Practitioners adapted ACT according to their clients’ age. Practitioners reported that children and young people often had an incomplete and/or inaccurate understanding of grief. Consequently, practitioners adapted ACT to include more psychoeducation to facilitate acceptance and value-based work.

When I’m working with younger people, it’s trying to figure out how many pieces of the puzzle do they have; what they have been told by adults around them; and what meaning do they make from that? And is any of that interrupting their grieving process? (Trisha)

I’d usually do a lot of psychoeducation with kids on bereavement […] once they’ve got that level of information, then it’s quite easy to do things like [the ACT exercise] “choice points”. (Alba)

To facilitate children and young people’s understanding of grief and increase the efficacy of therapy, practitioners used more interactive strategies rather than conversation with abstract models and language.

Value-based work – particularly with a deck of values cards – is great for kids. They’re usually really good at, kind of, picking out what’s key to them [;…] they are quite used to conversations about the future, usually in terms of subjects or studying or jobs. (Alba)

Alba, Hanna, and Samantha viewed older clients as having greater difficulty staying in contact with, accepting, and expressing distressing internal experiences. All three practitioners said this was due to generational cultural values that discourage the expression of emotion.

Accepting internal experiences can be very, very challenging for people who have been raised with rigid expectations about emotional expression. And I find that that can be more true of older adults. (Hanna)

To facilitate contact with distressing internal experiences, practitioners took greater care in explaining ACT and adapted their approaches. To bring older clients into the present, Alba used mindfulness exercises that were directed at experiences of external rather than internal phenomena (e.g. an object in the room). To encourage contact with internal experiences, Hanna modelled noticing and expressing her own experiences. Samantha would also spend more time facilitating the mindfulness processes with older clients.

The stereotypes in older adult services around mental health and psychiatric care are very, very strong. And that can mean that you have to do a lot more work on the defusion side of things. There’s just more to unpick there. And similarly, things like mindfulness, kids are quite, sort of, familiar with it now […] quite open minded in terms of trying different things. Whereas you can try anything with an older adult, but it usually just takes a bit more selling […] a bit more, kind of, explanation in practice. (Alba)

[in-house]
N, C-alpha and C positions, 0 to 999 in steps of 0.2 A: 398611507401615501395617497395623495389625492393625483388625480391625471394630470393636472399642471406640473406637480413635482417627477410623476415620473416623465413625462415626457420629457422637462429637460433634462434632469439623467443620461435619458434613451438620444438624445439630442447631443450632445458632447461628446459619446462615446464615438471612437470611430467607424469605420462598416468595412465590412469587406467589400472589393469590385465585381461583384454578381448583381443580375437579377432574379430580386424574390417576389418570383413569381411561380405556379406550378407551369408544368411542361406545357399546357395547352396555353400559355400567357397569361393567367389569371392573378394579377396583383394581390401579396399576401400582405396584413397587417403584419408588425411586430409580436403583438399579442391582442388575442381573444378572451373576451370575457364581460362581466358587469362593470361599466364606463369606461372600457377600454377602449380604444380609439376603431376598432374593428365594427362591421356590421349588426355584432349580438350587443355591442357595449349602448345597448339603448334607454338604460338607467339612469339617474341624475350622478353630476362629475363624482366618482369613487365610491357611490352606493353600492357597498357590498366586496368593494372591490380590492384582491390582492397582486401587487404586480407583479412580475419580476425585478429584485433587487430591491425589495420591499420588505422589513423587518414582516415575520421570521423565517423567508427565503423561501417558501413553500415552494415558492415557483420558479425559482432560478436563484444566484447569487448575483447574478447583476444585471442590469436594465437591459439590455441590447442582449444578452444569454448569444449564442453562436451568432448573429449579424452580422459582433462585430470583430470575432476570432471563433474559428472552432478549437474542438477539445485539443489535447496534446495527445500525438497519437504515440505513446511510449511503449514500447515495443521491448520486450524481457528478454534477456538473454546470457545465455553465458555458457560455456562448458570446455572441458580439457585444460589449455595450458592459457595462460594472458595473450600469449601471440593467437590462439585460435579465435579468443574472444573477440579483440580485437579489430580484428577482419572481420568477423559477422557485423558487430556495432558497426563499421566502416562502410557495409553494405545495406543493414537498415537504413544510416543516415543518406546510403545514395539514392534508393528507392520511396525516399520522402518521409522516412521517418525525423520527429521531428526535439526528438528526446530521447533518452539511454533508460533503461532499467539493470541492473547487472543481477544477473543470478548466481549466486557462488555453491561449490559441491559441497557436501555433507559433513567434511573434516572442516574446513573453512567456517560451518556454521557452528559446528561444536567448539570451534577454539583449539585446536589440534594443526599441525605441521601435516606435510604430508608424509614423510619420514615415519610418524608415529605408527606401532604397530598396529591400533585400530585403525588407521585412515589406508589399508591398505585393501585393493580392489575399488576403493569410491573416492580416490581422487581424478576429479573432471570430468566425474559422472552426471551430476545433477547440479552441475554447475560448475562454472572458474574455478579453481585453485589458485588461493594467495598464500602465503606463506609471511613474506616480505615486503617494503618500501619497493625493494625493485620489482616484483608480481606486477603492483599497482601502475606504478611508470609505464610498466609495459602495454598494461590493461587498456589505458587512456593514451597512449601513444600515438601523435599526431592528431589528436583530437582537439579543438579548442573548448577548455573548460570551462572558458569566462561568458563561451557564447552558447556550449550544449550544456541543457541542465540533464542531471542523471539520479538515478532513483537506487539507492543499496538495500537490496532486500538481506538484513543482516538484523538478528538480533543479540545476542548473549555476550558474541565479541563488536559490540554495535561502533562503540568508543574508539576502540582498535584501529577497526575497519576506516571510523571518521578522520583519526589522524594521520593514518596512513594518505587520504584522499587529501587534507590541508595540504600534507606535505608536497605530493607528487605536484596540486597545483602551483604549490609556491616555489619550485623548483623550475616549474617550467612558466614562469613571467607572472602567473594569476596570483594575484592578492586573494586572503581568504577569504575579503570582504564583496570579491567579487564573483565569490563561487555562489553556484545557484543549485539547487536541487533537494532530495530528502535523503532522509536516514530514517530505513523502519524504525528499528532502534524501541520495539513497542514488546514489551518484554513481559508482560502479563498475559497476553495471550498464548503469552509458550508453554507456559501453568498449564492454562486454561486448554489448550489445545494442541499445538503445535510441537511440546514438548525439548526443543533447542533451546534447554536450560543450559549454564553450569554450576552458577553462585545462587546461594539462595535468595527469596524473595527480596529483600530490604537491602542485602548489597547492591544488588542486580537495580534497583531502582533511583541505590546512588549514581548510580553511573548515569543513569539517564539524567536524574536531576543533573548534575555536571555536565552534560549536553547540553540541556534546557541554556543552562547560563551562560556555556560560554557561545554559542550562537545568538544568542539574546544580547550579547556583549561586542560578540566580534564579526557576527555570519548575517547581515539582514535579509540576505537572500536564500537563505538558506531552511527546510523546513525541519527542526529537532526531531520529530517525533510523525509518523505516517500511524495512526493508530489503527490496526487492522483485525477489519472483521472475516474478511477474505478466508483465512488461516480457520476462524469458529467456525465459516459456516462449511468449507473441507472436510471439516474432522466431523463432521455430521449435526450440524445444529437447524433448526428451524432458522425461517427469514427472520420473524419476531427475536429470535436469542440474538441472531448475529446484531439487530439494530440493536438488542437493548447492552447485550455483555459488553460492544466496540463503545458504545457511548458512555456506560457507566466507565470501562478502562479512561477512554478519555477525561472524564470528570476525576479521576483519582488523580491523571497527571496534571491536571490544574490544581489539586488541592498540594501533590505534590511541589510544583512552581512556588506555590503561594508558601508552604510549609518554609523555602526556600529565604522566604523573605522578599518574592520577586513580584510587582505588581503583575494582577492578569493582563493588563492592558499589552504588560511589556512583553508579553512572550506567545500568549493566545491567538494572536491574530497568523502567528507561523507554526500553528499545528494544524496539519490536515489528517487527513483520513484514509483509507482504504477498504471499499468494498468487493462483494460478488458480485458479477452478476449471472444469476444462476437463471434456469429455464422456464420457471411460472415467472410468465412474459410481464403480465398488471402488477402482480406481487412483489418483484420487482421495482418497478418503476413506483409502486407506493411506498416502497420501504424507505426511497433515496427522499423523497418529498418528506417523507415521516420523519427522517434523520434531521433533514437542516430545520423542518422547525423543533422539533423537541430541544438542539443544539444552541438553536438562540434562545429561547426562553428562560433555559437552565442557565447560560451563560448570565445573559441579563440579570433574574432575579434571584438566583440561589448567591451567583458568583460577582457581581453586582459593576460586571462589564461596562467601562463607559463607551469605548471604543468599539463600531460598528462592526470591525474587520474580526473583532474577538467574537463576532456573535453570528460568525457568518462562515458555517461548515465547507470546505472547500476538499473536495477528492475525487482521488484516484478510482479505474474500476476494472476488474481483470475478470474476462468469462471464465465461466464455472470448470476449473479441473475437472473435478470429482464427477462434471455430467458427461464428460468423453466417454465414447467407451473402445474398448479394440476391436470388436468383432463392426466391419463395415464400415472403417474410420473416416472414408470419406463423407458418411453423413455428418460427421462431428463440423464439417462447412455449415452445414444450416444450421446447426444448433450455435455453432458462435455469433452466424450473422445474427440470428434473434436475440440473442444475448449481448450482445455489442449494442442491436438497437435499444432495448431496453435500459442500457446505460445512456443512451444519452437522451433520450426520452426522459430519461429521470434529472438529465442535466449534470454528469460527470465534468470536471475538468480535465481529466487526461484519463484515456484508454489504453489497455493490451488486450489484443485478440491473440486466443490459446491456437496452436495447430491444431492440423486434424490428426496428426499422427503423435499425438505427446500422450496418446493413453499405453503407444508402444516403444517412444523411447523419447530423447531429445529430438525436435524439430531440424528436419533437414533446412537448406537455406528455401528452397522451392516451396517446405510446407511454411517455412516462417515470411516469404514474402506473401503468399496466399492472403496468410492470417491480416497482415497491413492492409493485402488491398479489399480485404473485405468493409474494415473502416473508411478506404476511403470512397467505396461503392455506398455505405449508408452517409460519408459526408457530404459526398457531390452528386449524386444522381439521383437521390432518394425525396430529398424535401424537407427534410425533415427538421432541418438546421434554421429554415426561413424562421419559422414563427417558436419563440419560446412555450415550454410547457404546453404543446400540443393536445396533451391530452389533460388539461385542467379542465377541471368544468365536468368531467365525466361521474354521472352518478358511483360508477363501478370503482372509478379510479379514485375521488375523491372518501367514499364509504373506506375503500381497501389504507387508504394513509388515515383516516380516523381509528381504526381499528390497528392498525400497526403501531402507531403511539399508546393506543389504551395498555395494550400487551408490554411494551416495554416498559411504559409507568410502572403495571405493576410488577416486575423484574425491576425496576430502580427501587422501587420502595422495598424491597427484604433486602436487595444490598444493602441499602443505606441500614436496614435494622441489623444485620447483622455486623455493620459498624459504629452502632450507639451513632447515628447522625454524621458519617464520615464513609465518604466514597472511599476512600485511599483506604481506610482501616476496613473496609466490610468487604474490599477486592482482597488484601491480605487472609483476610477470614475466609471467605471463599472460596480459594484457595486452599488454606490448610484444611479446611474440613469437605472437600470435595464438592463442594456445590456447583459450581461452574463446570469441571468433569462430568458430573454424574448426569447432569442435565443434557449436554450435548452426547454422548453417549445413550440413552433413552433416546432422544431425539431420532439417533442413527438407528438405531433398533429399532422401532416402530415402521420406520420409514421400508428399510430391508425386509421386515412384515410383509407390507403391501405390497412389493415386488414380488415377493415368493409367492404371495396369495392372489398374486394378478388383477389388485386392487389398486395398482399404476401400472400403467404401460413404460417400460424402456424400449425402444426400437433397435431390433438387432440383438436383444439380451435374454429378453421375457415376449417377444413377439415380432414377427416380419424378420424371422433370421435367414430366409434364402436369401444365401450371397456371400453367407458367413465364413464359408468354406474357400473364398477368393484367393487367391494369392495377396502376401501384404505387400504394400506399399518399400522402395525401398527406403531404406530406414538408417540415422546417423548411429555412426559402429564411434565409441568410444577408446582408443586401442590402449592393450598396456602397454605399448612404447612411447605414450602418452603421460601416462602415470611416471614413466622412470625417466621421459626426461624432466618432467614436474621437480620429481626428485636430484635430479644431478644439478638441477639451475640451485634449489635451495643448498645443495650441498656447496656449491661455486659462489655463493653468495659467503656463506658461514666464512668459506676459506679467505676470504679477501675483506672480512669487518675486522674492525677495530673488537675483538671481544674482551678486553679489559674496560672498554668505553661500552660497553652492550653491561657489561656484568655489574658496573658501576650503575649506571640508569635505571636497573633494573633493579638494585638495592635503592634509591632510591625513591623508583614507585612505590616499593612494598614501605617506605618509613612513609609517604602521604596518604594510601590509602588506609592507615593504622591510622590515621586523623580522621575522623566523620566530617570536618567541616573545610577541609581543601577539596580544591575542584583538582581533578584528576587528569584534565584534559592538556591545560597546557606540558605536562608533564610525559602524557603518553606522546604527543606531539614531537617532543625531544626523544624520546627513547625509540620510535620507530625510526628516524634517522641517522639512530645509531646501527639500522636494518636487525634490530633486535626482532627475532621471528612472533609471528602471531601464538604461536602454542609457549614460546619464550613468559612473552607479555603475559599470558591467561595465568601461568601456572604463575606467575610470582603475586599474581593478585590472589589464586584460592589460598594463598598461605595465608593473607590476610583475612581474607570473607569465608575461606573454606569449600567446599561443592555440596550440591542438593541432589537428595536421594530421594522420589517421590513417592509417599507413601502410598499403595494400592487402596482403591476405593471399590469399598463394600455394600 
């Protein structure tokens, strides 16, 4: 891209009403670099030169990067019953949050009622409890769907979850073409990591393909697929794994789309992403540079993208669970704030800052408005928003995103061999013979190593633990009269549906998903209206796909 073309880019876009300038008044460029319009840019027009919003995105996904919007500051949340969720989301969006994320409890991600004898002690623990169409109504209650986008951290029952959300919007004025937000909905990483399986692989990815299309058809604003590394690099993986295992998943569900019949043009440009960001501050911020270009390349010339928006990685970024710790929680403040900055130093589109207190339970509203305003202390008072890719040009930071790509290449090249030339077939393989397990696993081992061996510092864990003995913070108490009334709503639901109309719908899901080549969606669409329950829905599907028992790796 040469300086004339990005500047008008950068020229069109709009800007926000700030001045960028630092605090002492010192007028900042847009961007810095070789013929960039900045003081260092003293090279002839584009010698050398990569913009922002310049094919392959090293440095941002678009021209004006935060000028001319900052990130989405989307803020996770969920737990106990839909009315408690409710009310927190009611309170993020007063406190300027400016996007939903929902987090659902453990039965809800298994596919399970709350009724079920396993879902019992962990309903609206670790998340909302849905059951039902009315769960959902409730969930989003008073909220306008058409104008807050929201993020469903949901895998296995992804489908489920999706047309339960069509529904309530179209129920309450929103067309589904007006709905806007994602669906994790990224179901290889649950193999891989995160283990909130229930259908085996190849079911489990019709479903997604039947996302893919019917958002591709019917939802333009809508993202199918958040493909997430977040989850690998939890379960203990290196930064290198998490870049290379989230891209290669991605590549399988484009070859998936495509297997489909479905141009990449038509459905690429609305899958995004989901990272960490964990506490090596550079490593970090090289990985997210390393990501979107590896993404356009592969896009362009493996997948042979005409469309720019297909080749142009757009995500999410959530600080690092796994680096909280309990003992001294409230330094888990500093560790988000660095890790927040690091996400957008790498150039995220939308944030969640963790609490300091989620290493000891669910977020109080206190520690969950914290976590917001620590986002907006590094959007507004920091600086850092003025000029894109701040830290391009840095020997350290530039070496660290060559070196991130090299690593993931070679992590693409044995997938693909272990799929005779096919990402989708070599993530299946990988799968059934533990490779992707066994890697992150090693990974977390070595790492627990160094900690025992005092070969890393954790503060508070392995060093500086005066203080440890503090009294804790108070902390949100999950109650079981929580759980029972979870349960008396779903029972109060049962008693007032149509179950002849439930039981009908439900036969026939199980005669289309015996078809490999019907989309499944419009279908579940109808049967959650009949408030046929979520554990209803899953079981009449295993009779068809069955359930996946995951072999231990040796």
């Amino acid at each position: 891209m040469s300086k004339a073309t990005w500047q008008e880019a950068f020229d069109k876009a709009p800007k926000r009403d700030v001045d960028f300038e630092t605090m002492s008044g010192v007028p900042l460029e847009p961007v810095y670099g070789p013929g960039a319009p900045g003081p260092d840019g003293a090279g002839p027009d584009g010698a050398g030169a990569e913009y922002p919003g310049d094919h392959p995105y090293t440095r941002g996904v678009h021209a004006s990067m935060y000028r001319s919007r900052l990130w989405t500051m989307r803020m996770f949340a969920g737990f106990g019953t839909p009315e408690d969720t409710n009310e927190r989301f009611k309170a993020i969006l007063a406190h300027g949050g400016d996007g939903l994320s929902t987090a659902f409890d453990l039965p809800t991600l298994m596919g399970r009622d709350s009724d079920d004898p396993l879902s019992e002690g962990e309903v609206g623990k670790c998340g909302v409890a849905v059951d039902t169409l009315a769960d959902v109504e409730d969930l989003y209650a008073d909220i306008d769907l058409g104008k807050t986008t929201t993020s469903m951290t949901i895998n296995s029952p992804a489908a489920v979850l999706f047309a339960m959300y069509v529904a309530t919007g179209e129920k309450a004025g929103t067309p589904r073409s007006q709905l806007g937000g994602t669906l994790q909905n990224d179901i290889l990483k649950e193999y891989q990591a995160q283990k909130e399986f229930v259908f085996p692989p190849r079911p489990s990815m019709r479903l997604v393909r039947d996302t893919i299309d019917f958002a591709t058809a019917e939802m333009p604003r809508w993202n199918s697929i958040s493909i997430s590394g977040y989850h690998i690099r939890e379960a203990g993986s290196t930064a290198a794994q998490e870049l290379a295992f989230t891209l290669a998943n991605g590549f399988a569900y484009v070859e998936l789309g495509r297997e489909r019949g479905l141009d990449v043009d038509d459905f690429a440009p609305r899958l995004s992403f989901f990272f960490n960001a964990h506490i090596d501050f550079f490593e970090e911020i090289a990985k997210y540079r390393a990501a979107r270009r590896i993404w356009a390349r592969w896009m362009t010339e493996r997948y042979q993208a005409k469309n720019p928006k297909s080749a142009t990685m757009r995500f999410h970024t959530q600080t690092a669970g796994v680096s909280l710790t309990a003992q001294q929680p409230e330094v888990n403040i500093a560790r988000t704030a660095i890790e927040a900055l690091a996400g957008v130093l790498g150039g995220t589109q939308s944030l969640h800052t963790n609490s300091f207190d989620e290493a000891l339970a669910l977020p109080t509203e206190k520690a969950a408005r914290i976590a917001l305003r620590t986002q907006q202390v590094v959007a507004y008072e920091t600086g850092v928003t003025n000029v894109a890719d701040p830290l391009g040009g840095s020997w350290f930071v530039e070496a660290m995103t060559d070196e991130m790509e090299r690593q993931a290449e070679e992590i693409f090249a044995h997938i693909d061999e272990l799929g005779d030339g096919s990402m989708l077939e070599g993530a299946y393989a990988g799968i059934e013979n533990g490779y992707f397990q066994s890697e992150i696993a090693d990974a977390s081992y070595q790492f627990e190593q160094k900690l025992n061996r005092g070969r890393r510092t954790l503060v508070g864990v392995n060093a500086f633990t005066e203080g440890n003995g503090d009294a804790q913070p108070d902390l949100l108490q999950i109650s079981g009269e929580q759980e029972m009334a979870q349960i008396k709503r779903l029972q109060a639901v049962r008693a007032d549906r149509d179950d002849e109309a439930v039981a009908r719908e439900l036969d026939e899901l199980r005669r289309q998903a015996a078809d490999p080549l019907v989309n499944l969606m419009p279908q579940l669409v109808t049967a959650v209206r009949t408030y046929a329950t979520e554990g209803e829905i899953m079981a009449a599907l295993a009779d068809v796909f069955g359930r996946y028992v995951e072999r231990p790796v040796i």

Practitioners adapted ACT metaphors and language to ensure these were understood and effective with clients, taking into account individual differences in education and cognitive ability.

I try to be really thoughtful about ‘does this intervention that I’m offering land?’ […] I certainly adapt for cognitive ability […] if I’m going to be building a metaphor with someone who had limited education, I’m really going to be mindful that it is not my metaphor, it is their metaphor […] so they’re building the metaphor in a way that makes sense to them. (Ophelia)

Other interventions can be complementary

Practitioners typically offered bereavement support to clients without explicitly mentioning ACT. Nonetheless, most practitioners drew on ACT as their primary approach to bereavement support. However, they mentioned at least eight other interventions they sometimes used alongside it, including cognitive behavioural therapy, narrative therapy, schema therapy, compassion-focused therapy, dialectical behaviour therapy, behavioural activation therapy, art therapy, and exposure therapy. Practitioners stated that, since ACT focuses on general psychological flexibility, other interventions can often be complementary.

I think ACT is so flexible that it can adapt to take on other models. But I think the way I adapt, in that respect, is always through that filter of ‘We’re not trying to get rid of [symptoms]; we’re always aiming for psychological flexibility’. (Samantha)

When the bereavement was traumatic, several practitioners used trauma-focused interventions in conjunction with ACT. Trauma was usually related to violent or distressing end-of-life experiences. Techniques that were adapted from post-traumatic stress disorder (PTSD) treatments often used variations of imaginal exposure: whereby the client recalls traumatic memories surrounding the death in detail.